Governor Blood Personal correspondence
Dates: 1905-1916; 1926-1933.
These records are housed in the Utah State Archives' permanent storage room.
An agency history is available.
Scope and Content
This series contains letters written about personal matters and comments on current political issues from people who appear to be friends of Governor Spry. It covers the period when William Spry was appointed U.S. Marshall, the two terms he served as Governor of Utah (1909-1917), his years as U.S. Land Office Commissioner to his death in 1929, and the settlement of his estate. It includes materials on Spry's private business deals, political activity, and more personal matters such as a souvenir program from the gubernatorial ball and copies of poetry.
There are many expressions of congratulation on his appointment as Marshall, to the U.S. Land Office, and each time he was elected to a term as governor. Accounts of his personal business dealings are also common, particularly in regard to ranch land transactions and mining and oil claims. Spry was a major stockholder or on the board of directors for several companies, and there is correspondence pertaining to those issues throughout the series. The series also includes notes pertaining to personal financial matters including a squabble with his landlady and a bank's attempt to collect a remittance.
Requests for personal or political favors are also common. These include requests for business or character references, requests for political support or appointments, requests from missionaries for family financial support or from Ward leaders wanting opinions on the legality of out-of-state marriages, and requests for help in getting tickets to the launching of the Battleship Utah.
Letters from personal friends or fellow republicans offering inside information or opinions on Spry's official acts appear regularly. While still a governor-elect, Spry received an invitation to a White House governor's conference and a copy of President Theodore Roosevelt's conservation program as outlined at an earlier conference. While governor, Spry received requests to make Joseph Smith's birthday a state holiday, to vote for or against legislative bills, to increase funding for the University of Utah, to support prohibition, to oppose railroad freight rates, to lend opposition to a heavyweight championship prize fight proposed in Ogden between Jim Jefferies and Jack Johnson,etc. Some letters did not pertain to any particular legislation but simply expressed opinions lamenting school teacher salaries, concern about crime rates, or worry that Spry was either giving in to Mormon pressures or that anti-Mormon attitudes were keeping Reed Smoot from being re-elected U.S. Senator.
Spry's travels around the country and around the state are noted regularly, particularly in telegrams to his secretary, John Hardy, noting his itinerary and telling him to let his children know. These trips were frequently a combination of pleasure and semi-official business. There are brief letters or telegrams pertaining to trips for the launching of the Battleship Utah and for the presentation of a silver service, to attend various fairs and expositions, to give public talks, to visit the Jewish farming community of Clarion, and to view irrigation and roads projects around the state. Many of these letters are from consituents or local Republican candidates wanting to provide a tour, fishing, etc. in an attempt to persuade the governor to view projects in their area favorably, to promote their campaign, or simply to maintain contact and a good image.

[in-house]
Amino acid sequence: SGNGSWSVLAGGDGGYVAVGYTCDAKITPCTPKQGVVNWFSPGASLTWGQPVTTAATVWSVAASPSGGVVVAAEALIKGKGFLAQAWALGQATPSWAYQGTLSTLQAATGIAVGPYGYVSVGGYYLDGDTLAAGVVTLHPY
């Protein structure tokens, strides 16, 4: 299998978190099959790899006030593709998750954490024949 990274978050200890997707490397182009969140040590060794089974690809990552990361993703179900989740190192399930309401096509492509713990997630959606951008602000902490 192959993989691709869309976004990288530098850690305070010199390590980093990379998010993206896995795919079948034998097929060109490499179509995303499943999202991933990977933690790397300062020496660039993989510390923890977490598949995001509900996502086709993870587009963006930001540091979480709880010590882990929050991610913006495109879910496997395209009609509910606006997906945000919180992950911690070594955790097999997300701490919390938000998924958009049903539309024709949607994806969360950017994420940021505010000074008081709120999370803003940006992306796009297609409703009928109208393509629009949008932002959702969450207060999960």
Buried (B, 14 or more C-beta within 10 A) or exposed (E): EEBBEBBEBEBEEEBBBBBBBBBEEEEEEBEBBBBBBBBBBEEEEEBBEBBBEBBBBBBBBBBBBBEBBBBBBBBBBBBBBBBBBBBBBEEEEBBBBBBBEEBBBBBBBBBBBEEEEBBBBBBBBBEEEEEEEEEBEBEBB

Spry remainded active in Republican politics while governor and on into his years in the Land Office. Correspondence shows that he worked for Theodore Roosevelt's, William Howard Taft's, and Reed Smoot's elections. In fact, none of the letters from his term in the Land Office in the late 1920s relate to his land office duties. Rather they are strictly Spry's campaigning on behalf of the Republican party, consisting solely of correspondence between Spry and Reed Smoot.
Spry suffered a stroke in late 1927, and several letters and telegrams were sent inquiring about his health. He died in 1929 while still serving in the Land Office. There are telegrams, correspondence, and newspaper clippings pertaining to his death and funeral. Finally, there are papers pertaining to the settlement of his estate. In a letter of 1933, Reed Smoot returned unspecified correspondence for Spry's files.
Chronological by date.
Correspondence from the Governor Spry, Series 226, contains official correspondence about many of these same issues.
Official documents and addresses from the Governor Spry, Series 234, provides copies of the speeches Spry gave at various functions, sometimes mentioned here.
These records were transferred to the Archives from the Office of the Governor in 1955.
This series is classified as Public.
Cite the Utah State Archives and Records Service, the creating agency name, the series title, and the series number.
These records were transferred to the Archives from the Office of the Governor in 1955. Microfilming of the correspondence occurred during 1992. Archival processing was completed during 1990 and 1992 by J. Brent Brinkerhoff and A.C. Cone.
This series required extensive rearrangement.
- Spry, William--Political and social views.
- Utah--Politics and government--History.
|1||1||3||1909, Jan. 18-Mar. 27|
|1||1||4||1909, Apr. 9-Dec. 9|
|1||1||5||1910, Jan. 10-Mar. 11|
|1||1||6||1910, Apr. 9-Dec. 30|
|1||1||7||1911, Jan. 6-June 26|
|1||1||8||1911, July 1-Dec. 6|
|1||1||9||1912, Jan. 1-May 31|
|1||1||10||1912, June 1-Oct. 30|
|1||1||11||1912, Nov. 2-Dec. 30|
|1||1||13||Undated, probably guberantorial period|